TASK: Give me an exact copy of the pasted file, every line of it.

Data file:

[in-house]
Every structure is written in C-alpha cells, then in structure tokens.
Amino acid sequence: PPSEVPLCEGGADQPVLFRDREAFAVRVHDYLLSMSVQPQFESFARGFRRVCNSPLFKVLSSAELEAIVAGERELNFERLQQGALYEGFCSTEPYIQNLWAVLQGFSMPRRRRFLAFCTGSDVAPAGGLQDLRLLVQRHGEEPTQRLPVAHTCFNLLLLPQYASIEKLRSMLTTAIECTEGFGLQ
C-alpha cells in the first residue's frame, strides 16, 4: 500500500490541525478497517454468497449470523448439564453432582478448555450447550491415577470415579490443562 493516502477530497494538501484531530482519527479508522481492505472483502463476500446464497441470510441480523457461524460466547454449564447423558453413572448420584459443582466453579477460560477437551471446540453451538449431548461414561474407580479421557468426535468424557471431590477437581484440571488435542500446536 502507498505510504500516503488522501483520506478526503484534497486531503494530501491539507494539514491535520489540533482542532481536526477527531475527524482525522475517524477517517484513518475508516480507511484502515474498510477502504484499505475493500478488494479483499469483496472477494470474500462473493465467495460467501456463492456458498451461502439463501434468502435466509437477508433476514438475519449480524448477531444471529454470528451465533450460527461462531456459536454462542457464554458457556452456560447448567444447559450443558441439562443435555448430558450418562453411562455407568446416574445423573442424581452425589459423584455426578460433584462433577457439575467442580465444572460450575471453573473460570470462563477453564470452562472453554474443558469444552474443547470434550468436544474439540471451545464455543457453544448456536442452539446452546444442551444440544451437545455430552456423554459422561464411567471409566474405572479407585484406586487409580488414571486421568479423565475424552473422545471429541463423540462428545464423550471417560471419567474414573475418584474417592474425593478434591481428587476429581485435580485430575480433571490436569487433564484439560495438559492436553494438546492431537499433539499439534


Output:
[in-house]
Every structure is written in C-alpha cells, then in structure tokens.
Amino acid sequence: PPSEVPLCEGGADQPVLFRDREAFAVRVHDYLLSMSVQPQFESFARGFRRVCNSPLFKVLSSAELEAIVAGERELNFERLQQGALYEGFCSTEPYIQNLWAVLQGFSMPRRRRFLAFCTGSDVAPAGGLQDLRLLVQRHGEEPTQRLPVAHTCFNLLLLPQYASIEKLRSMLTTAIECTEGFGLQ
C-alpha cells in the first residue's frame, strides 16, 4: 500500500490541525478497517454468497449470523448439564453432582478448555450447550491415577470415579490443562 493516502477530497494538501484531530482519527479508522481492505472483502463476500446464497441470510441480523457461524460466547454449564447423558453413572448420584459443582466453579477460560477437551471446540453451538449431548461414561474407580479421557468426535468424557471431590477437581484440571488435542500446536 502507498505510504500516503488522501483520506478526503484534497486531503494530501491539507494539514491535520489540533482542532481536526477527531475527524482525522475517524477517517484513518475508516480507511484502515474498510477502504484499505475493500478488494479483499469483496472477494470474500462473493465467495460467501456463492456458498451461502439463501434468502435466509437477508433476514438475519449480524448477531444471529454470528451465533450460527461462531456459536454462542457464554458457556452456560447448567444447559450443558441439562443435555448430558450418562453411562455407568446416574445423573442424581452425589459423584455426578460433584462433577457439575467442580465444572460450575471453573473460570470462563477453564470452562472453554474443558469444552474443547470434550468436544474439540471451545464455543457453544448456536442452539446452546444442551444440544451437545455430552456423554459422561464411567471409566474405572479407585484406586487409580488414571486421568479423565475424552473422545471429541463423540462428545464423550471417560471419567474414573475418584474417592474425593478434591481428587476429581485435580485430575480433571490436569487433564484439560495438559492436553494438546492431537499433539499439534